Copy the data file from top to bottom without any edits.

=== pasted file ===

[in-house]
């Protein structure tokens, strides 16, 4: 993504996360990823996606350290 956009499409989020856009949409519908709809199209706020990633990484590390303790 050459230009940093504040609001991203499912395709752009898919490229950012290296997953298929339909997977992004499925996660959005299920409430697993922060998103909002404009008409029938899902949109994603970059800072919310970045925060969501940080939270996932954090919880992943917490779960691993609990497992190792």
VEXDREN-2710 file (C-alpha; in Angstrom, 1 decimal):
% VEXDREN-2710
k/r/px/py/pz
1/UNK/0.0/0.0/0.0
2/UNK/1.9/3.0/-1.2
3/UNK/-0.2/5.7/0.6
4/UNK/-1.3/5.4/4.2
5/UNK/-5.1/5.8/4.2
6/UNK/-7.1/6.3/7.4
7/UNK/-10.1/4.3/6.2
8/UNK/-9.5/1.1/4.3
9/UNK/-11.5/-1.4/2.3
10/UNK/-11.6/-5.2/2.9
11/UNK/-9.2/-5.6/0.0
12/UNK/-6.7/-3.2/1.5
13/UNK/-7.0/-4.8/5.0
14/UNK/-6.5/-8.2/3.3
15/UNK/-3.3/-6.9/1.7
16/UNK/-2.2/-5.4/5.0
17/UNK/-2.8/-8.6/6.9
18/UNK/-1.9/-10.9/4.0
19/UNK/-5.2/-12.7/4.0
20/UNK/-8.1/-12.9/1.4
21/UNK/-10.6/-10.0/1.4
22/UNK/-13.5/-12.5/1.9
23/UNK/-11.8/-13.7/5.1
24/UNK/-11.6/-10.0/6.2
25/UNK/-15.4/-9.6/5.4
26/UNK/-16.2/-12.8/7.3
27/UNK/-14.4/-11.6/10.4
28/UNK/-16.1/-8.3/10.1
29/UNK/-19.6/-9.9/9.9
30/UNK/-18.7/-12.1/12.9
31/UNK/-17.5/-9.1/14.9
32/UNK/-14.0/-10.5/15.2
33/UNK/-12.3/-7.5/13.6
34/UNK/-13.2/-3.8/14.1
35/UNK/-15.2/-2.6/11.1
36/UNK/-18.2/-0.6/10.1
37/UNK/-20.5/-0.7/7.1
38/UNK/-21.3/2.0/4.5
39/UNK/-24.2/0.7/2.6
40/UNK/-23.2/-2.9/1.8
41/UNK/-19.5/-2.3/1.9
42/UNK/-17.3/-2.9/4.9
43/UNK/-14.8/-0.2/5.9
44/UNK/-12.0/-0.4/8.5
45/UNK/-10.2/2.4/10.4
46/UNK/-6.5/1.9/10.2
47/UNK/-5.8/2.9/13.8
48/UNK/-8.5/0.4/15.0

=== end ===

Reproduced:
[in-house]
């Protein structure tokens, strides 16, 4: 993504996360990823996606350290 956009499409989020856009949409519908709809199209706020990633990484590390303790 050459230009940093504040609001991203499912395709752009898919490229950012290296997953298929339909997977992004499925996660959005299920409430697993922060998103909002404009008409029938899902949109994603970059800072919310970045925060969501940080939270996932954090919880992943917490779960691993609990497992190792």
VEXDREN-2710 file (C-alpha; in Angstrom, 1 decimal):
% VEXDREN-2710
k/r/px/py/pz
1/UNK/0.0/0.0/0.0
2/UNK/1.9/3.0/-1.2
3/UNK/-0.2/5.7/0.6
4/UNK/-1.3/5.4/4.2
5/UNK/-5.1/5.8/4.2
6/UNK/-7.1/6.3/7.4
7/UNK/-10.1/4.3/6.2
8/UNK/-9.5/1.1/4.3
9/UNK/-11.5/-1.4/2.3
10/UNK/-11.6/-5.2/2.9
11/UNK/-9.2/-5.6/0.0
12/UNK/-6.7/-3.2/1.5
13/UNK/-7.0/-4.8/5.0
14/UNK/-6.5/-8.2/3.3
15/UNK/-3.3/-6.9/1.7
16/UNK/-2.2/-5.4/5.0
17/UNK/-2.8/-8.6/6.9
18/UNK/-1.9/-10.9/4.0
19/UNK/-5.2/-12.7/4.0
20/UNK/-8.1/-12.9/1.4
21/UNK/-10.6/-10.0/1.4
22/UNK/-13.5/-12.5/1.9
23/UNK/-11.8/-13.7/5.1
24/UNK/-11.6/-10.0/6.2
25/UNK/-15.4/-9.6/5.4
26/UNK/-16.2/-12.8/7.3
27/UNK/-14.4/-11.6/10.4
28/UNK/-16.1/-8.3/10.1
29/UNK/-19.6/-9.9/9.9
30/UNK/-18.7/-12.1/12.9
31/UNK/-17.5/-9.1/14.9
32/UNK/-14.0/-10.5/15.2
33/UNK/-12.3/-7.5/13.6
34/UNK/-13.2/-3.8/14.1
35/UNK/-15.2/-2.6/11.1
36/UNK/-18.2/-0.6/10.1
37/UNK/-20.5/-0.7/7.1
38/UNK/-21.3/2.0/4.5
39/UNK/-24.2/0.7/2.6
40/UNK/-23.2/-2.9/1.8
41/UNK/-19.5/-2.3/1.9
42/UNK/-17.3/-2.9/4.9
43/UNK/-14.8/-0.2/5.9
44/UNK/-12.0/-0.4/8.5
45/UNK/-10.2/2.4/10.4
46/UNK/-6.5/1.9/10.2
47/UNK/-5.8/2.9/13.8
48/UNK/-8.5/0.4/15.0